Stop calling 911 about that smoke smell

Halifax urges discretion in calling 911 about the stench of NS wildfires.

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The 350-hectare wildfire currently burning near Seven Mile Lake in Annapolis County. - COMMUNICATIONS NS
  • COMMUNICATIONS NS
  • The 350-hectare wildfire currently burning near Seven Mile Lake in Annapolis County.

Aside from all the other terrible city smells unearthed by summer’s heat (here’s to you, green bin day), HRM has been bathed in a particular musk over these past few days.

Halifax Regional Fire and Emergency says the culprit is smoke from the ongoing wildfires elsewhere in Nova Scotia. That smoke is wafting its way into the city and causing a hazy, smoky stank throughout the municipality.

“Several residents from across the region are using social media to ask if there’s a fire in their area,” HRM spokesperson Brendan Elliott writes in a press release. “There is a strong likelihood what they are in fact seeing and smelling is residue from the fires in southwestern Nova Scotia.”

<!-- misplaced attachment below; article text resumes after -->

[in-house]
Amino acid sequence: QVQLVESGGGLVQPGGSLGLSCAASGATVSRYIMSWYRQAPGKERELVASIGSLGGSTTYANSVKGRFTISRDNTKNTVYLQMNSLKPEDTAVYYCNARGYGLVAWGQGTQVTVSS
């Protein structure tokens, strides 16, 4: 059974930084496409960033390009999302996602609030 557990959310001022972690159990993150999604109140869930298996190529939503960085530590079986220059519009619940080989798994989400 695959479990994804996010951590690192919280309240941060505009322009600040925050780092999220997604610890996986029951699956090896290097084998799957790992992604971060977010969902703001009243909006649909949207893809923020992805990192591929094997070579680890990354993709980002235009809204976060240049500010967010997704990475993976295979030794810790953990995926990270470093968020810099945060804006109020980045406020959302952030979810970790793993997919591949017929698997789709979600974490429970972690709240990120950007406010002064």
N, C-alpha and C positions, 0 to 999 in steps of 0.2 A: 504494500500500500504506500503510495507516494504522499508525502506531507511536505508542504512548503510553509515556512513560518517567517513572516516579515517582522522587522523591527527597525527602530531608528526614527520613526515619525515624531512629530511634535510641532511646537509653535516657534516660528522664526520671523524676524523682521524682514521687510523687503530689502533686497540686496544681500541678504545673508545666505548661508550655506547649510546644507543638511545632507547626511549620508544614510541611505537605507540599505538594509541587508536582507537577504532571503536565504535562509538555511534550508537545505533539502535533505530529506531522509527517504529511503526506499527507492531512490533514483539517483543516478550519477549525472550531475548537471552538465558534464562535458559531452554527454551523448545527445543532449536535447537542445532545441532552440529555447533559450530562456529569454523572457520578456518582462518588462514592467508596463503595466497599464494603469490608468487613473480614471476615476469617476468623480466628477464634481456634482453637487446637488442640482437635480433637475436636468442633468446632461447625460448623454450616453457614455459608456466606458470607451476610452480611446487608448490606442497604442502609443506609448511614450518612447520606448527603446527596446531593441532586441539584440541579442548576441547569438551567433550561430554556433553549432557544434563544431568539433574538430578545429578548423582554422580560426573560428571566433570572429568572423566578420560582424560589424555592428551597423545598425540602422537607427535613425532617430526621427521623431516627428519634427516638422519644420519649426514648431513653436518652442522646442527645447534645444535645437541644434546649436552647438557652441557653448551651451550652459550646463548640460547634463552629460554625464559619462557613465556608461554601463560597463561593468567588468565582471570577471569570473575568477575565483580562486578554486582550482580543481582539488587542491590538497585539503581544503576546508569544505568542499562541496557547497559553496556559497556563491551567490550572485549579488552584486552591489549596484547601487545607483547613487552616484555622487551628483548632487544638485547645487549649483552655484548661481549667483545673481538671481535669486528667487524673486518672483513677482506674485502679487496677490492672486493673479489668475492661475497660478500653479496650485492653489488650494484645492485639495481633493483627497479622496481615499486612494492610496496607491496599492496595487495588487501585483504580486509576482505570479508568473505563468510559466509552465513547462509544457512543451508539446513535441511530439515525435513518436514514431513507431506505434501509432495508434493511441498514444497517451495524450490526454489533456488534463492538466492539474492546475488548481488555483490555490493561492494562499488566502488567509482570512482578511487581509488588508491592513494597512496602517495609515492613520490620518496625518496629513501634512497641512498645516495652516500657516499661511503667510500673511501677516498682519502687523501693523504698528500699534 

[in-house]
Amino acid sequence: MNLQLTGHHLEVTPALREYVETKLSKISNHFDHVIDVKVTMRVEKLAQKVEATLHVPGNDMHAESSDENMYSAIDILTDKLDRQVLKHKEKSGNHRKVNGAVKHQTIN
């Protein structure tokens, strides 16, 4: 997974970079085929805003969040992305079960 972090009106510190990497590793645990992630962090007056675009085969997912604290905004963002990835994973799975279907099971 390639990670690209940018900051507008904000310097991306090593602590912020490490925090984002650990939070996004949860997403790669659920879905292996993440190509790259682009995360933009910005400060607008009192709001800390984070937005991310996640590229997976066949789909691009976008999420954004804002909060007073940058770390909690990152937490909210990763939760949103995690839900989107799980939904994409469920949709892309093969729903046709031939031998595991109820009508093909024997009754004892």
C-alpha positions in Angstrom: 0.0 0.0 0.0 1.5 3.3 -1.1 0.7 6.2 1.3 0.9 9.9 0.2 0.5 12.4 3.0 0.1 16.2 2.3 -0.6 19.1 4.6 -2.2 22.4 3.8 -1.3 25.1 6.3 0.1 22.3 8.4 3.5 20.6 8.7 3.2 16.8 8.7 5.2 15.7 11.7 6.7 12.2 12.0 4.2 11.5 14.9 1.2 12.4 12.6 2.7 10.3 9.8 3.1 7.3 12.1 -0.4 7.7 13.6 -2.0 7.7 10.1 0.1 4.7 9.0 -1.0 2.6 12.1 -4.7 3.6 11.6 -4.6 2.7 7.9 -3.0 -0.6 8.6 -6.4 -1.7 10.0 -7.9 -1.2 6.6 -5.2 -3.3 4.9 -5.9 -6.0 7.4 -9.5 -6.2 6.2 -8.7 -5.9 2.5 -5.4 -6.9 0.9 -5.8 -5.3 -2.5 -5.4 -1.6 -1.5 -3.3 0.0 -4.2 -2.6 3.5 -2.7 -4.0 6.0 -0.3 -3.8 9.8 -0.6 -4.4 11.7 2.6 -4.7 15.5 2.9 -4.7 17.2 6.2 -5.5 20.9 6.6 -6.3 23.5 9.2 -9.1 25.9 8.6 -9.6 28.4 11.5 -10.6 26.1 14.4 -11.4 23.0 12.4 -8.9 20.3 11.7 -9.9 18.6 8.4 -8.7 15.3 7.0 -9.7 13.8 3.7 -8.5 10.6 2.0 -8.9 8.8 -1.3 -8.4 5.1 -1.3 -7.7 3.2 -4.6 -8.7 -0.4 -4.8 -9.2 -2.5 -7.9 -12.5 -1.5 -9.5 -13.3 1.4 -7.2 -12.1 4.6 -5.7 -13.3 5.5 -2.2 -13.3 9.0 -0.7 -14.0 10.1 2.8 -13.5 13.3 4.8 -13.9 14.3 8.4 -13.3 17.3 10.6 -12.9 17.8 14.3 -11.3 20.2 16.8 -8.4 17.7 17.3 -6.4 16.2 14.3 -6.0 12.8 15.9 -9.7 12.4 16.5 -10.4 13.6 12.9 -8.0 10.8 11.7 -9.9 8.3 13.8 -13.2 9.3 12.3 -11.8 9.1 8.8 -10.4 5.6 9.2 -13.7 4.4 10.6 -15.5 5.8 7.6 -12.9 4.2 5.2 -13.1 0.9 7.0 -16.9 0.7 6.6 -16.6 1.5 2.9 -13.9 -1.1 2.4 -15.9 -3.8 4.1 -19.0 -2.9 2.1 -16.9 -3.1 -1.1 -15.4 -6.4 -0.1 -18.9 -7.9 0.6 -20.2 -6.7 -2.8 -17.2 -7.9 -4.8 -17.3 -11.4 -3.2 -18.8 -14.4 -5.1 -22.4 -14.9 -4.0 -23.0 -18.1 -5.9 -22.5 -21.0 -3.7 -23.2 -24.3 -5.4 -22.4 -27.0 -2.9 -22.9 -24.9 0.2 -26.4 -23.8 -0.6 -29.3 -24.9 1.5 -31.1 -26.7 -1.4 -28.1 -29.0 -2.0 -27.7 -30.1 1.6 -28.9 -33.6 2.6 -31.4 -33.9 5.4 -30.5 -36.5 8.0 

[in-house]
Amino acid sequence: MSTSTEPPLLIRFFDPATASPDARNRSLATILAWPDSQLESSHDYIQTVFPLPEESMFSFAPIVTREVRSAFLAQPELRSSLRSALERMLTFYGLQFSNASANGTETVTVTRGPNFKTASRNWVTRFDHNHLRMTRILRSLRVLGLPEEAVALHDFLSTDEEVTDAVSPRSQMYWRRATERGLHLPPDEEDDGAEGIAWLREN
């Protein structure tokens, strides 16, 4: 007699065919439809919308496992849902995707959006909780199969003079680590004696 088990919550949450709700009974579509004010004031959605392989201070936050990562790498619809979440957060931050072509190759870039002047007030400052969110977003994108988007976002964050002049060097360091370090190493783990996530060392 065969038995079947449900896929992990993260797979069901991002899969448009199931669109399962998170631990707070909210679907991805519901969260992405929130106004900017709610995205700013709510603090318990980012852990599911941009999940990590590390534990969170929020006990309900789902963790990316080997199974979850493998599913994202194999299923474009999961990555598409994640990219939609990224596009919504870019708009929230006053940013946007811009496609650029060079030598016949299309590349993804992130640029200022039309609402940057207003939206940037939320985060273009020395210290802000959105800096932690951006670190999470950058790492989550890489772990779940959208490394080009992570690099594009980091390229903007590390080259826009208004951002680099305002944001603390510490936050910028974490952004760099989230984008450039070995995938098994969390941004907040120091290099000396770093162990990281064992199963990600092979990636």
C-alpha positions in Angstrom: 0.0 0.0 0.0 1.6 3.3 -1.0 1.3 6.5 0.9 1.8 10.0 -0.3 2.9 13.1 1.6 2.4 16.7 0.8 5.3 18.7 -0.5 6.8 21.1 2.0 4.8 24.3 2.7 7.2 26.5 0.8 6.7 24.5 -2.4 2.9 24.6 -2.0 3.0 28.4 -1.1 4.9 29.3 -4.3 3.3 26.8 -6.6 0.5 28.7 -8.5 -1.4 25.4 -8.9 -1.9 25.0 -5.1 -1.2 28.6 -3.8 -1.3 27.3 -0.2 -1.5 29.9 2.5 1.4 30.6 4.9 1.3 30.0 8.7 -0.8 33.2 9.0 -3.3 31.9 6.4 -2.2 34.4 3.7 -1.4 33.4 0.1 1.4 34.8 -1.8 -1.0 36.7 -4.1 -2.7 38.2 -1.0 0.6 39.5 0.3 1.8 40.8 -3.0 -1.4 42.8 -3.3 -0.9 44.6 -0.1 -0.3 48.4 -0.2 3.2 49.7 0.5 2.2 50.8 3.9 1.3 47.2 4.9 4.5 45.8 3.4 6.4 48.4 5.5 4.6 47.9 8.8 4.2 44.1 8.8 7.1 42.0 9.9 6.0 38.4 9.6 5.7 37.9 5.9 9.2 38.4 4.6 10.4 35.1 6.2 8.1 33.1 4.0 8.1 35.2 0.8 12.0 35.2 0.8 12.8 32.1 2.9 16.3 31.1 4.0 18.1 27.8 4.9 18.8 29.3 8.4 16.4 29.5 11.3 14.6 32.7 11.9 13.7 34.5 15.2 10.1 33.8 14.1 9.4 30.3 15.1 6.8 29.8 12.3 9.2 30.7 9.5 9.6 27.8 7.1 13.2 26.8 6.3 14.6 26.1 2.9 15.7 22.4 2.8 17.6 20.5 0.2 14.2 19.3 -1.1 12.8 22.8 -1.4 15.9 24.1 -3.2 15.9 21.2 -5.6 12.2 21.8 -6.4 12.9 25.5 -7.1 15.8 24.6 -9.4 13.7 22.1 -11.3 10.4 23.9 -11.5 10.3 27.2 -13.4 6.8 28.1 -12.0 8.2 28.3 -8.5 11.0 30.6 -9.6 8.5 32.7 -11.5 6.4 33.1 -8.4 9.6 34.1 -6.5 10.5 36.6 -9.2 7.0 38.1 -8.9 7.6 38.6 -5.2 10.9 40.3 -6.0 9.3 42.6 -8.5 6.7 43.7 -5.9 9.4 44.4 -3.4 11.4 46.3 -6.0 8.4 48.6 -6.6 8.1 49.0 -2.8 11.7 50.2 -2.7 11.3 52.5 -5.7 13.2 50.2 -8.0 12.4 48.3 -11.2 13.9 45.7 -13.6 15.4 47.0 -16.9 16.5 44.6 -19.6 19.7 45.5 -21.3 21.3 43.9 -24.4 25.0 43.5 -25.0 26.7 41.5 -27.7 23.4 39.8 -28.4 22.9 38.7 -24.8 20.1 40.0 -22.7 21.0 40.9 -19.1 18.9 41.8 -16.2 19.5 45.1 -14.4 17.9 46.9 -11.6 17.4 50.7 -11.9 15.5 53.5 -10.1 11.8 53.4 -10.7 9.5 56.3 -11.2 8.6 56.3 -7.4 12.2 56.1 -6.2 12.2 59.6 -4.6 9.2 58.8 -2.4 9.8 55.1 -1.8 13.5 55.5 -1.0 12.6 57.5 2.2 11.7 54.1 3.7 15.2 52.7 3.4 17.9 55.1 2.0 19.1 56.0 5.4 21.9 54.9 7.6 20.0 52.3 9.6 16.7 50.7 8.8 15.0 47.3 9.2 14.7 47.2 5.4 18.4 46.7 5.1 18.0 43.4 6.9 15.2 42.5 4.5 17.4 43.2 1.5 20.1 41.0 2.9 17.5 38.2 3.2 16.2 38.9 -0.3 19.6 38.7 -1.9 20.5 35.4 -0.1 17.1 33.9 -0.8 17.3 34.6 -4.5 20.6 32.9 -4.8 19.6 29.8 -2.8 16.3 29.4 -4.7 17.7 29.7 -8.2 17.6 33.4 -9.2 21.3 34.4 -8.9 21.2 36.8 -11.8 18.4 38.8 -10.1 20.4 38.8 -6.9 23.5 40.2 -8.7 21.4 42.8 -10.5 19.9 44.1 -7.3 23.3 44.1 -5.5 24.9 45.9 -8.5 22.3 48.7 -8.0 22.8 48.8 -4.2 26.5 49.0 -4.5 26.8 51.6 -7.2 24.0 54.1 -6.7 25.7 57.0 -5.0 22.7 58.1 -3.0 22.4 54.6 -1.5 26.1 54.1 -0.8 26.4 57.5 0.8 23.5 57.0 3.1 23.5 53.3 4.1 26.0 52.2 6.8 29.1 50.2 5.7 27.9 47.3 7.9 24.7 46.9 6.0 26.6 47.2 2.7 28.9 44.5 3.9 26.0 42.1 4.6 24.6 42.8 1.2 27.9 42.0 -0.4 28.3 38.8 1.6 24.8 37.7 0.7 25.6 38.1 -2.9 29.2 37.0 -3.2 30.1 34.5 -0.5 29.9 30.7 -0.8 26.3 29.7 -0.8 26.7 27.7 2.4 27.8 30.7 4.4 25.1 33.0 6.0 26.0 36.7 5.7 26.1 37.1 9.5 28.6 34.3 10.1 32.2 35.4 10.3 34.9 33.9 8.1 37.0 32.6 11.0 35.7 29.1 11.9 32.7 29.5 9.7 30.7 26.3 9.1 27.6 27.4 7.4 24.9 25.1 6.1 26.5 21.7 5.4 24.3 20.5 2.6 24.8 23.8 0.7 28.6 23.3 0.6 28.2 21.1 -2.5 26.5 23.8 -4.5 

The municipality is asking residents to use “discretion” and only call 911 if they see “clear evidence of a fire.”

Several wildfires are still burning throughout the province as of Wednesday morning, including the blaze near Seven Mile Lake in Annapolis County that’s grown to 350 hectares. Smaller fires in Shelburne, Pictou, Queens and Annapolis are largely contained, but travel and activities within the woods is still restricted.

According to the province, the wildfire have also affected air quality elsewhere in the province putting “young children, the elderly, people with allergies, heart or lung conditions at risk.”

The department of Health and Wellness suggests keeping doors and windows closed to avoid letting in the polluted wind, as well as staying indoors in an air conditioned space (“such as a library, indoor sports facility, mall or other public space”) if you’re sensitive to air quality.

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